DOE already is short on space to empty waste from single-shell tanks into double-shell tanks with waste from Tank AY-102 scheduled to be emptied into one of the other 27 double-shell tanks.
“Additional leaks cannot be ruled out,” given the decades longer that the double-shell tanks will have to hold waste until it is treated and growing concerns about the integrity of double-shell tanks, the GAO report said.
“Given the current condition of the tanks, it is unclear how long they can safely store the waste,” the report said.
DOE determined that construction flaws in Tank AY-102 and the type of waste in the tank likely caused the inner shell to corrode and leak. But earlier this year a panel of experts concluded that the corrosion was more likely caused by water collecting beneath the tank during construction and a six-year outage of the ventilation system.
DOE has looked at whether the other 27 tanks also had construction flaws and has found problems to a lesser extent in at least 12 more of them. However, DOE needs also to assess whether the factors that led to corrosion in Tank AY-102 also are present in the other double-shell tanks, the GAO report said.
DOE will know more about the cause of the leak in Tank AY-102 when it is emptied and that will provide information on maintaining the other double-shell tanks, DOE told the GAO.
But that will not happen until March 2017, “an unacceptably long time from now,” according to Wyden.
As the tanks age, there will be an increasing risk of tank failure, the report said. The single-shell tanks were built as temporary storage from the ’40s to the ’60s and all have been used far longer than the 25 years planned. Four of the newer double-shell tanks also already have held waste longer than planned when they were designed.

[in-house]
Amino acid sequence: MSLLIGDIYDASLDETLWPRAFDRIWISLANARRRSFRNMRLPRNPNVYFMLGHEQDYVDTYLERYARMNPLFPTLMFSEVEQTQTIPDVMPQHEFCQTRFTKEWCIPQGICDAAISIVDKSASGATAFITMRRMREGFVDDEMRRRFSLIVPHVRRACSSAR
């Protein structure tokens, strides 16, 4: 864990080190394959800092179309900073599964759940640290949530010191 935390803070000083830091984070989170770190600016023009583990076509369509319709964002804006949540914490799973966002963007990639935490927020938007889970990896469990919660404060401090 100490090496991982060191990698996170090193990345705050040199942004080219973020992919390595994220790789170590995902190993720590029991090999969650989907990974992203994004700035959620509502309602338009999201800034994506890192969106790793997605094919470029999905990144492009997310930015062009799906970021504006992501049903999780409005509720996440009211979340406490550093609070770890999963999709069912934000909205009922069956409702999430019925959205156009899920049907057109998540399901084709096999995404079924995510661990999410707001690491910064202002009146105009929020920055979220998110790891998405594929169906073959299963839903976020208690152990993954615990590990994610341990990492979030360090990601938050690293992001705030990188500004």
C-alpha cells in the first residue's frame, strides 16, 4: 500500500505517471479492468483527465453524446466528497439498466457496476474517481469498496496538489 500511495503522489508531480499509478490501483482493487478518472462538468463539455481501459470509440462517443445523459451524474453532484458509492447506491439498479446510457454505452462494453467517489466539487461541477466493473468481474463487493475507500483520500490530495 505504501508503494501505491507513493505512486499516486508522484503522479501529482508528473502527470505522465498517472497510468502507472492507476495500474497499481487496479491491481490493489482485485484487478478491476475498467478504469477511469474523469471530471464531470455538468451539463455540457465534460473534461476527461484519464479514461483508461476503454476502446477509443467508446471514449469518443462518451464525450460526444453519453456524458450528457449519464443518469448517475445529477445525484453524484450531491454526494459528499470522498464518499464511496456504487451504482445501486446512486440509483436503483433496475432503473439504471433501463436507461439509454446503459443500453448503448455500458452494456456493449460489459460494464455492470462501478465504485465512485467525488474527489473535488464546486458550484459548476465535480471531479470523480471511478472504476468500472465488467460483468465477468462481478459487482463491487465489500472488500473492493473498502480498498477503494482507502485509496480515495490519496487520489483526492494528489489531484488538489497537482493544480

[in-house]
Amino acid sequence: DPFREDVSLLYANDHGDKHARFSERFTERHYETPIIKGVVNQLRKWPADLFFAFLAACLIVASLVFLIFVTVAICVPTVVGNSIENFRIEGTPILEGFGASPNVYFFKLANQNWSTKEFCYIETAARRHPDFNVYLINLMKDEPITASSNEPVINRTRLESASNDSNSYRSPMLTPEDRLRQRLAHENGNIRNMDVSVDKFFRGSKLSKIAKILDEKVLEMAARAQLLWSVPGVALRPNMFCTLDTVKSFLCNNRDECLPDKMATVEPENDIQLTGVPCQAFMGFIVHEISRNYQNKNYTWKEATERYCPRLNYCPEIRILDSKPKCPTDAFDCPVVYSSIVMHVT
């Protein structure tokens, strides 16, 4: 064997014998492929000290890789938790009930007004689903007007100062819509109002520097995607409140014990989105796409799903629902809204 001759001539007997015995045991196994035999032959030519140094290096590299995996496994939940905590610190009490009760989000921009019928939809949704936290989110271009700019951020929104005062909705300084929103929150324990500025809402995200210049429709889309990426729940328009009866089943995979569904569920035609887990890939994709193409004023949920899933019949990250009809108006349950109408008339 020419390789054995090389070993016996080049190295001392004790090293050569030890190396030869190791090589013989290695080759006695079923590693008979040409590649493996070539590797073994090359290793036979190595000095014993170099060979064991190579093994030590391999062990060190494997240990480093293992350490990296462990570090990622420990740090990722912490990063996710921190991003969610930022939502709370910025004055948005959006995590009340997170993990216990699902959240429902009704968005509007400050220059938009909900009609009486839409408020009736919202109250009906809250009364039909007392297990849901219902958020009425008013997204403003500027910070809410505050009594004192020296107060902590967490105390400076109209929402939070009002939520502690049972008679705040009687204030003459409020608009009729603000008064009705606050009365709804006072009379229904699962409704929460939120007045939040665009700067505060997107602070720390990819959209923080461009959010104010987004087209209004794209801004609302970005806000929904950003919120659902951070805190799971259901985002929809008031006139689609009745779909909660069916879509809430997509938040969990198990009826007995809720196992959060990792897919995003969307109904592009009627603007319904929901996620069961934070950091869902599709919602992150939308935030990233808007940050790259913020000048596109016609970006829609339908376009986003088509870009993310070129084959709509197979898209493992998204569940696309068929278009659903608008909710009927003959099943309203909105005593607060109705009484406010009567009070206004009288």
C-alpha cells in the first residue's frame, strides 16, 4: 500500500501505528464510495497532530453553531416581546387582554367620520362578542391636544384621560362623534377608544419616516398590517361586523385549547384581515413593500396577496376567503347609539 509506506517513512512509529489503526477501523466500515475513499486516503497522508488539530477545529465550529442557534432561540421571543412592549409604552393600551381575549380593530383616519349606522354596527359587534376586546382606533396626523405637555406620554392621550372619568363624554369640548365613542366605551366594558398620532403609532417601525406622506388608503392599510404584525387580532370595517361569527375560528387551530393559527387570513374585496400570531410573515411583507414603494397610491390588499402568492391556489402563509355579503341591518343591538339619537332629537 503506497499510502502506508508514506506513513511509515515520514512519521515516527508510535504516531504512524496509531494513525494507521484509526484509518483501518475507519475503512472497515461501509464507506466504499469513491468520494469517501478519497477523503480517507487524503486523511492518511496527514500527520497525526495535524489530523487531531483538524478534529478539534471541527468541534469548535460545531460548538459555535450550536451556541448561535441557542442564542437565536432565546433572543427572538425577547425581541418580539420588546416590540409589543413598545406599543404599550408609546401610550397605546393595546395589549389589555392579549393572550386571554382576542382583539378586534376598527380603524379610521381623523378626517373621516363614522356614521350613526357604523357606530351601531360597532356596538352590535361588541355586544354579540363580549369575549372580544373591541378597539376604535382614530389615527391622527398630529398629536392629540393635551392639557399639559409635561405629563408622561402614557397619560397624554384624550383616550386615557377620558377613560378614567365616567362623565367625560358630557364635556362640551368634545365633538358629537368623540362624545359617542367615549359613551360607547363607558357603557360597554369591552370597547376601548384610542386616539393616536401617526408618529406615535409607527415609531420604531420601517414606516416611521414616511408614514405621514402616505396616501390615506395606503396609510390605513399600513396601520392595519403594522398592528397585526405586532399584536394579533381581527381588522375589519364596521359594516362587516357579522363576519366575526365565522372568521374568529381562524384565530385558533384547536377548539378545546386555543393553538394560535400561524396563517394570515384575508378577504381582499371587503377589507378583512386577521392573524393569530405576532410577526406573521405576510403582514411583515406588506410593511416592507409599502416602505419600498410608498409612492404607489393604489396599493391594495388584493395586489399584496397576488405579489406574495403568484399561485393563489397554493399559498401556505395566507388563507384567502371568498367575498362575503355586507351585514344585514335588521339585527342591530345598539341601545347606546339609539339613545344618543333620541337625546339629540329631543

DOE is required by law to empty double-shell tanks with interior leaks, but GAO officials were told that Hanford would have nowhere to move the waste from another leaking double-shell tank.
DOE now has no plans to build new tanks and estimates it would take about eight years before new tanks were built, licensed and ready to hold waste, the GAO report said. DOE has estimated the price of eight new tanks at $800 million.
The state of Washington already has asked a federal court to require DOE to build new storage tanks.
Representatives of local governments near Hanford have argued that money should go toward the end goal of treating the waste for disposal rather than more storage capacity. Central Hanford already is contaminated with an estimated 1 million gallons of waste that spilled or leaked before current leaks were discovered.
DOE told the GAO that it has stepped up its program to monitor tanks for leaks and also is taking steps to optimize the space available in double-shell tanks to hold more waste emptied from the single-shell tanks.
It has made improvements to the 242-A Evaporator and this fall used the facility to reduce the volume of waste by 750,000 gallons. It has plans to reduce the amount of waste by 3 million gallons more over the next three years. It also is making a technical case for allowing the double-shell tanks to be filled to a higher level.
DOE now has 5.3 million gallons of space left in double-shell tanks, not including space from evaporation campaigns and other efforts.
But space that must be held for an emergency, planned transfers from single-shell tanks and the waste that will be emptied from double-shell Tank AY-102 bring the remaining capacity down to 200,000 gallons, the report said. That’s not enough space if another double-shell tank with a capacity of 1.1 million gallons needs to be emptied.